As might be expected, the LAT-1000 worked perfectly with Krell’s new Evolution series electronics, and equally well with my high-power, high-current Pass X600.5s. It did not, however, work well with solid-state amplifiers that do not have high-current as well as high-wattage capability or have trouble with very low or complex loads. Not only do dynamics become restricted, but I could hear small changes in imaging and coherence. Low-to-medium-power tube amplifiers are simply out. They can’t properly drive this speaker and can’t control its bass with the damping needed to show just how tight and accurate it can be. I can’t tell you how well it will work with more modern high-power tube amplifiers, having none on hand, though my experience indicates that lots of clean power solves most tube-amp drive problems.

Speaker cables can also be an issue. My Kimber, Discovery, and Straightwire cables worked fine, but I’d advise against speaker cables with load networks or with minimum impedance and capacitance, unless you are willing to sacrifice microdynamics and a bit of detail to make the load easier on the amplifier. One other point in passing: The LAT-1000s have no provisions for bi-amping or bi-wiring, and no frequency adjustments. The speakers are obviously not designed for tweaking.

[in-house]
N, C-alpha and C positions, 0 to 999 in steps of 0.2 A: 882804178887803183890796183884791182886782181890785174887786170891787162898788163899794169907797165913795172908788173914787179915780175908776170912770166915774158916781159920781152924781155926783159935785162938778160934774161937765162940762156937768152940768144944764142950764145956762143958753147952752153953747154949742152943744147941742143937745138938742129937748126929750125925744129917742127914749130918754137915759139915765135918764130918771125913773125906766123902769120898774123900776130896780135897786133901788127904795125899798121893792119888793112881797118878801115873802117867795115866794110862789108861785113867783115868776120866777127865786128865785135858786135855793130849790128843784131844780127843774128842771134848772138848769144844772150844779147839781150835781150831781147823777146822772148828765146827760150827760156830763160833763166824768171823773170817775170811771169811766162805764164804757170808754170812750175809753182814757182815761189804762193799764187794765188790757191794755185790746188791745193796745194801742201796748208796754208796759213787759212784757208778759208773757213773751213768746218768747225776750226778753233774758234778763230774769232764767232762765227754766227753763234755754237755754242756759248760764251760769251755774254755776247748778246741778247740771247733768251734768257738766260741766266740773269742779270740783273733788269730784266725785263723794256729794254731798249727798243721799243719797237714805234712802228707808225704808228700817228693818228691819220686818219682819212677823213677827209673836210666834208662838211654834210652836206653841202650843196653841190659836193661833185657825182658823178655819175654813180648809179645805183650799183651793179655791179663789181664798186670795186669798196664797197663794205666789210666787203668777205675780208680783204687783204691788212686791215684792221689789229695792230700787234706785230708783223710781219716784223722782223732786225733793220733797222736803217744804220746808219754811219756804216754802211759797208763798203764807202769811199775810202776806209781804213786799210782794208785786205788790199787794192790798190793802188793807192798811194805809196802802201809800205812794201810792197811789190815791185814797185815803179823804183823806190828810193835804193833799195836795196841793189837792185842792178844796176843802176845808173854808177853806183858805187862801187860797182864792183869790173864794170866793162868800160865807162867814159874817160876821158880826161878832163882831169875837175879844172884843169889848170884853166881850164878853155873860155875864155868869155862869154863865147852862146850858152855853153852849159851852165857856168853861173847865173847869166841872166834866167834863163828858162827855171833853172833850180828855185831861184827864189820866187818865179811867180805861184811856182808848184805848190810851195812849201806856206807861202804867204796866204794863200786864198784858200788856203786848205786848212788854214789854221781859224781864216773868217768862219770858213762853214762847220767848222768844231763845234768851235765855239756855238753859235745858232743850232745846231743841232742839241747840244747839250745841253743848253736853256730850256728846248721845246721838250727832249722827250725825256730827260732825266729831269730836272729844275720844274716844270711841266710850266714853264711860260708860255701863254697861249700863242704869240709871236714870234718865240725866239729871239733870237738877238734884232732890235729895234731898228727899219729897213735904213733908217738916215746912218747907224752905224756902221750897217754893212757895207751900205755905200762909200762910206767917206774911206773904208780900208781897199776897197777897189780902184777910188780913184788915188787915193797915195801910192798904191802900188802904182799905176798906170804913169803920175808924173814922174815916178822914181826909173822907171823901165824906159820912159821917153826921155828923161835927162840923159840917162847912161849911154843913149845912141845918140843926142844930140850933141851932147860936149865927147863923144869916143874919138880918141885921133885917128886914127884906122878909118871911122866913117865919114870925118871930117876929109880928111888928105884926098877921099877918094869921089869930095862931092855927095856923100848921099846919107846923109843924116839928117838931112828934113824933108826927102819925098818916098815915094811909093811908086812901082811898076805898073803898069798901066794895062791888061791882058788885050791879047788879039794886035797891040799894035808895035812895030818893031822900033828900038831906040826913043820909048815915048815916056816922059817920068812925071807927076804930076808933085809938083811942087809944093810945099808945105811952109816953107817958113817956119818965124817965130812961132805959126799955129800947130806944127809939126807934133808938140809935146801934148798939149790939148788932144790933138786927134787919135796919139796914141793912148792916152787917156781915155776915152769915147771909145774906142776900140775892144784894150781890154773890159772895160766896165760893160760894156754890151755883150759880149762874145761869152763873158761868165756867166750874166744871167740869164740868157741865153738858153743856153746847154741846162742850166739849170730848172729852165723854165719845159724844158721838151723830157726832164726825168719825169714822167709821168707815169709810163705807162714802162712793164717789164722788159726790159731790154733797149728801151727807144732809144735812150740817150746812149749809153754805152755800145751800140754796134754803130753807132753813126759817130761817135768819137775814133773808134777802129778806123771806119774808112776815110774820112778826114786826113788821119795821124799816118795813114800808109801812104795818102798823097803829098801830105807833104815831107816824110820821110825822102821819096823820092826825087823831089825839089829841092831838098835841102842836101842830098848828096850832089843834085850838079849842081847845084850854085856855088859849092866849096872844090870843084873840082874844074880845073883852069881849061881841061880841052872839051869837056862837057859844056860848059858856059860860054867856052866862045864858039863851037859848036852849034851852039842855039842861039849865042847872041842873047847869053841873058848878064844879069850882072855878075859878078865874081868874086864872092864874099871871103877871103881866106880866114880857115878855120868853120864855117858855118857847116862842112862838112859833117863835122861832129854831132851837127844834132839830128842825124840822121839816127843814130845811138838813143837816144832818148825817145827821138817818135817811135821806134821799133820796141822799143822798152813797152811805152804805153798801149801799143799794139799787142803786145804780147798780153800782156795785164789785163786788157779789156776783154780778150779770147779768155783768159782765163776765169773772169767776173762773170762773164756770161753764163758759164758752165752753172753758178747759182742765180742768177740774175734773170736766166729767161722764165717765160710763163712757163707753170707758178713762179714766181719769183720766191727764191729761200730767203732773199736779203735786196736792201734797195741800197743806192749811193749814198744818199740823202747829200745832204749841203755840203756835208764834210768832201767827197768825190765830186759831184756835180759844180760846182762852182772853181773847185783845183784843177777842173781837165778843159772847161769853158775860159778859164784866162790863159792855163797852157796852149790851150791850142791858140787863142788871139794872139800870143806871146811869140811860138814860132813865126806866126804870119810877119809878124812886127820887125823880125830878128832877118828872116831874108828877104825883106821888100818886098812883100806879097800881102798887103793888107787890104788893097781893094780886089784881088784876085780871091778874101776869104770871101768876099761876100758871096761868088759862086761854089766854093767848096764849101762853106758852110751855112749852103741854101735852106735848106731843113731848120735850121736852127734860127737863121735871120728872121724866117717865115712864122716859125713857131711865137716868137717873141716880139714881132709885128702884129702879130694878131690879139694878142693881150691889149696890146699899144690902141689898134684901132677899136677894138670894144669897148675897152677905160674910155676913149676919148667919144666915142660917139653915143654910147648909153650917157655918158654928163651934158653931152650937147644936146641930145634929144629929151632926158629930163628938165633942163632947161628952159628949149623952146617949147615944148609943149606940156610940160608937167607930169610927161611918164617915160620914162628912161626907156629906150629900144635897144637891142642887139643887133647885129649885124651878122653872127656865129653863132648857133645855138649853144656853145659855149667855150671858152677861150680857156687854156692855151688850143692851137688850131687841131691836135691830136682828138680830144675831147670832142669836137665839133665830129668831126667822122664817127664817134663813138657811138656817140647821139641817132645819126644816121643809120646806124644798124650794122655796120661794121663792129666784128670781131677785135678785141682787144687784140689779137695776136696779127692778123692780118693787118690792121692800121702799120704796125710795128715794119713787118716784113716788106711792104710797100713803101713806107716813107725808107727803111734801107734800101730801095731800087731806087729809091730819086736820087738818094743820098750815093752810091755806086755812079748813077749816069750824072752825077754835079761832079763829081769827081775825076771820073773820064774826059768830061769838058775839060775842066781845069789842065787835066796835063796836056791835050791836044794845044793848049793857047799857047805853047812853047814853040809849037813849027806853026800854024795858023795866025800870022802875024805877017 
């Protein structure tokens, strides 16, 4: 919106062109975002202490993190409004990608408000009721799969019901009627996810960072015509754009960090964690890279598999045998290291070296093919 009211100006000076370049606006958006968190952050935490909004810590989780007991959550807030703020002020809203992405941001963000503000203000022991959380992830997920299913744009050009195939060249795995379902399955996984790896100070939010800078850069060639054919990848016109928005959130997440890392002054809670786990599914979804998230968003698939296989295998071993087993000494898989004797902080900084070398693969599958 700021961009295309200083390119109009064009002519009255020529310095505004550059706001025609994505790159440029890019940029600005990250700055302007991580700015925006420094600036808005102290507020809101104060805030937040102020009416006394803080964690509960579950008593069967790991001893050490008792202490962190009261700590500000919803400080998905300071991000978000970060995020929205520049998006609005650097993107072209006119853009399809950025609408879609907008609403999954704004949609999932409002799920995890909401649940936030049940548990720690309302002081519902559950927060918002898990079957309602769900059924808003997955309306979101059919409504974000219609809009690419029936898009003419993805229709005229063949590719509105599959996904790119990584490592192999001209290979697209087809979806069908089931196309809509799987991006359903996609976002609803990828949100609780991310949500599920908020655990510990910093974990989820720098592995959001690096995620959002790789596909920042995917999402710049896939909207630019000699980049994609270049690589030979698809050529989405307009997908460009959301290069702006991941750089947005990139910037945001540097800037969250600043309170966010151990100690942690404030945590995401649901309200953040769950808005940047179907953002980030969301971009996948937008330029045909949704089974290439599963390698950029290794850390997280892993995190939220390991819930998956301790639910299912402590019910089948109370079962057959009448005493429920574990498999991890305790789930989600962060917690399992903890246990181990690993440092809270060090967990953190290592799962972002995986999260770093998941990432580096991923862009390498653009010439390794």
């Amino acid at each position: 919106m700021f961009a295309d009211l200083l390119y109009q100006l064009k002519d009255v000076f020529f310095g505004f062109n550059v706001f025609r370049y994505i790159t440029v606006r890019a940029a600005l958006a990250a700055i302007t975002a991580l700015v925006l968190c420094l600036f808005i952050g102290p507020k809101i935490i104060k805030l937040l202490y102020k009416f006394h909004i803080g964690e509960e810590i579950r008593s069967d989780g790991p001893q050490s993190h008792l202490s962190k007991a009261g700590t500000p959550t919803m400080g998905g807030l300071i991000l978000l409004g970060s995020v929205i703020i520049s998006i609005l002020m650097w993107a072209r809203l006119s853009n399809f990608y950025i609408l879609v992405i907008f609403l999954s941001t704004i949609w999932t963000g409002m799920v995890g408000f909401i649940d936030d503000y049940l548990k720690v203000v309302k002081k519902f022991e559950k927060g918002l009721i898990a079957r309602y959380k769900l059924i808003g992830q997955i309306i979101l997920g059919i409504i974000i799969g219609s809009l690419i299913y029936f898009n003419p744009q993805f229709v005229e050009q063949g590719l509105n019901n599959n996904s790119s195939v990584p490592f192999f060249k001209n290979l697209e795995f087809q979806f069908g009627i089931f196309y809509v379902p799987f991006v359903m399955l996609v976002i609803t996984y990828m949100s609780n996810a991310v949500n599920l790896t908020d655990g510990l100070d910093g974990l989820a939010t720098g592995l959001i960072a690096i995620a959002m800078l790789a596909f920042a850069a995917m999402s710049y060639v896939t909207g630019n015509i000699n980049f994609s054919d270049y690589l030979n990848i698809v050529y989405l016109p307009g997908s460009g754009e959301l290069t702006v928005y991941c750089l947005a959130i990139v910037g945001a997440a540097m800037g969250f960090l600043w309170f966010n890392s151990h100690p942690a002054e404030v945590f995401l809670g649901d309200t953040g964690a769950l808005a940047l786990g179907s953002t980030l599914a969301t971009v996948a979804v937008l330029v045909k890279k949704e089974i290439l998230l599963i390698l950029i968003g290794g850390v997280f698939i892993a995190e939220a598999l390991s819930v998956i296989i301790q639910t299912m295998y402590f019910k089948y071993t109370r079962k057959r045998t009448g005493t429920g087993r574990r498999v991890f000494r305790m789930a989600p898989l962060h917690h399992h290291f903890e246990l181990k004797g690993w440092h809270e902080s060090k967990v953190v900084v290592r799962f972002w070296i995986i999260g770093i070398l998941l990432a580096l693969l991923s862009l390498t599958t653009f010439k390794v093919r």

The Krell LAT-1000s have an unusual frequency-response curve. The manufacturer’s specifications for their nearfield response shows a -5dB down point of 30Hz in the free field, but there is a +2dB peak around 60Hz, a slow drop of about -5dB from 130Hz to 800Hz, and then a very gentle drop of about 2–3dB to 20kHz. I’ll touch upon the sonic impact of this frequency response in a moment, but—like all speakers with truly deep bass—the LAT-1000s need a bit of attention to room boundaries, and getting this right is slightly more difficult than usual.

The Krell rep (who came with the speakers) did very well simply placing the LAT-1000s in my usual room location. To get the very best results, however, I needed to find the rear-of-the-speakerto- rear-wall distance that provided just a touch of bass reinforcement in the 30–40Hz range, without reinforcing the peak around 60Hz. I got the proper result in a few hours listening by ear, and in about an hour using a one-third-octave frequency-response meter. (Let me stress, that I’d recommend such adjustment for virtually any serious monitor. You don’t get accurate deep bass in real-world listening rooms unless you are willing to work for it.)